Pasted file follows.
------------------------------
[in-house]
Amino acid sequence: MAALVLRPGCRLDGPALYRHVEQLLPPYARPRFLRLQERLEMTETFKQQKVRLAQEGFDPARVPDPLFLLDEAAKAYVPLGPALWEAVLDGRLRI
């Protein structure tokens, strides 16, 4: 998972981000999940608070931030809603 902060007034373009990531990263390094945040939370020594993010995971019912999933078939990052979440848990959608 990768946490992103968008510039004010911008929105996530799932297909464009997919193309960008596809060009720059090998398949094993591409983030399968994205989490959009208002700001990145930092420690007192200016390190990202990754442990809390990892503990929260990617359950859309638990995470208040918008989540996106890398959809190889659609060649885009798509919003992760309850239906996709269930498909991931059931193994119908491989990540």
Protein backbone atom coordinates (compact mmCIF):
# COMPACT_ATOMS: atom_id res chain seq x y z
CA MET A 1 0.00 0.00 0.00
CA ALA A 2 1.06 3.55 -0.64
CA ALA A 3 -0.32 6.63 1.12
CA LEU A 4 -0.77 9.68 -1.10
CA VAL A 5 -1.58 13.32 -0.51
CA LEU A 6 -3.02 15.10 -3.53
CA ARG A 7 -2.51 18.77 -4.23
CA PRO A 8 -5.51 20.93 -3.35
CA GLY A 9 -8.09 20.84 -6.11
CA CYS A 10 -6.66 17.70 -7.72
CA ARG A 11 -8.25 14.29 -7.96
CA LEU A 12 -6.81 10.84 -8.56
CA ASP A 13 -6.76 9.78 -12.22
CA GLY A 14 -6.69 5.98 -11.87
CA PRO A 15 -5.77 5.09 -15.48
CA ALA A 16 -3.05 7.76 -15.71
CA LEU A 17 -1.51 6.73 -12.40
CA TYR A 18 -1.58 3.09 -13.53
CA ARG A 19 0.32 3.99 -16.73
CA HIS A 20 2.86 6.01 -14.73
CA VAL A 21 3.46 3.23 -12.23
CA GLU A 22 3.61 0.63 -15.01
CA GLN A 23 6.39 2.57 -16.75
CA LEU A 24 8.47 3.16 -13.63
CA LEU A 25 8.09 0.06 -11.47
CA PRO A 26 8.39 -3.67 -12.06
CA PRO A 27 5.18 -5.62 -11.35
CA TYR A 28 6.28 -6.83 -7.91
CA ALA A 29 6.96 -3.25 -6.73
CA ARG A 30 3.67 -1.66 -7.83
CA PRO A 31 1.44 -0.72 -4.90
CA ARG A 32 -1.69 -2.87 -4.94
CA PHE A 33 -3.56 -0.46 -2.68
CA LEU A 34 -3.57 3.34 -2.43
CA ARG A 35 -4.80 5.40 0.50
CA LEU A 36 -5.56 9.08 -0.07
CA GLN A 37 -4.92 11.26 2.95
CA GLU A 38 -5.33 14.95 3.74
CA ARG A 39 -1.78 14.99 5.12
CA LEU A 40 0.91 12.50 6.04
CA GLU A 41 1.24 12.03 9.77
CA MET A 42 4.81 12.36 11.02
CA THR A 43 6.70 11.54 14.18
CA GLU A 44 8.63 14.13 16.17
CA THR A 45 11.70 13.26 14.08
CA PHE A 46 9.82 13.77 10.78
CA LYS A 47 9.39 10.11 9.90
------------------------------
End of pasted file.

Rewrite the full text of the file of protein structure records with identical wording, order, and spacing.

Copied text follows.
[in-house]
Amino acid sequence: MAALVLRPGCRLDGPALYRHVEQLLPPYARPRFLRLQERLEMTETFKQQKVRLAQEGFDPARVPDPLFLLDEAAKAYVPLGPALWEAVLDGRLRI
């Protein structure tokens, strides 16, 4: 998972981000999940608070931030809603 902060007034373009990531990263390094945040939370020594993010995971019912999933078939990052979440848990959608 990768946490992103968008510039004010911008929105996530799932297909464009997919193309960008596809060009720059090998398949094993591409983030399968994205989490959009208002700001990145930092420690007192200016390190990202990754442990809390990892503990929260990617359950859309638990995470208040918008989540996106890398959809190889659609060649885009798509919003992760309850239906996709269930498909991931059931193994119908491989990540």
Protein backbone atom coordinates (compact mmCIF):
# COMPACT_ATOMS: atom_id res chain seq x y z
CA MET A 1 0.00 0.00 0.00
CA ALA A 2 1.06 3.55 -0.64
CA ALA A 3 -0.32 6.63 1.12
CA LEU A 4 -0.77 9.68 -1.10
CA VAL A 5 -1.58 13.32 -0.51
CA LEU A 6 -3.02 15.10 -3.53
CA ARG A 7 -2.51 18.77 -4.23
CA PRO A 8 -5.51 20.93 -3.35
CA GLY A 9 -8.09 20.84 -6.11
CA CYS A 10 -6.66 17.70 -7.72
CA ARG A 11 -8.25 14.29 -7.96
CA LEU A 12 -6.81 10.84 -8.56
CA ASP A 13 -6.76 9.78 -12.22
CA GLY A 14 -6.69 5.98 -11.87
CA PRO A 15 -5.77 5.09 -15.48
CA ALA A 16 -3.05 7.76 -15.71
CA LEU A 17 -1.51 6.73 -12.40
CA TYR A 18 -1.58 3.09 -13.53
CA ARG A 19 0.32 3.99 -16.73
CA HIS A 20 2.86 6.01 -14.73
CA VAL A 21 3.46 3.23 -12.23
CA GLU A 22 3.61 0.63 -15.01
CA GLN A 23 6.39 2.57 -16.75
CA LEU A 24 8.47 3.16 -13.63
CA LEU A 25 8.09 0.06 -11.47
CA PRO A 26 8.39 -3.67 -12.06
CA PRO A 27 5.18 -5.62 -11.35
CA TYR A 28 6.28 -6.83 -7.91
CA ALA A 29 6.96 -3.25 -6.73
CA ARG A 30 3.67 -1.66 -7.83
CA PRO A 31 1.44 -0.72 -4.90
CA ARG A 32 -1.69 -2.87 -4.94
CA PHE A 33 -3.56 -0.46 -2.68
CA LEU A 34 -3.57 3.34 -2.43
CA ARG A 35 -4.80 5.40 0.50
CA LEU A 36 -5.56 9.08 -0.07
CA GLN A 37 -4.92 11.26 2.95
CA GLU A 38 -5.33 14.95 3.74
CA ARG A 39 -1.78 14.99 5.12
CA LEU A 40 0.91 12.50 6.04
CA GLU A 41 1.24 12.03 9.77
CA MET A 42 4.81 12.36 11.02
CA THR A 43 6.70 11.54 14.18
CA GLU A 44 8.63 14.13 16.17
CA THR A 45 11.70 13.26 14.08
CA PHE A 46 9.82 13.77 10.78
CA LYS A 47 9.39 10.11 9.90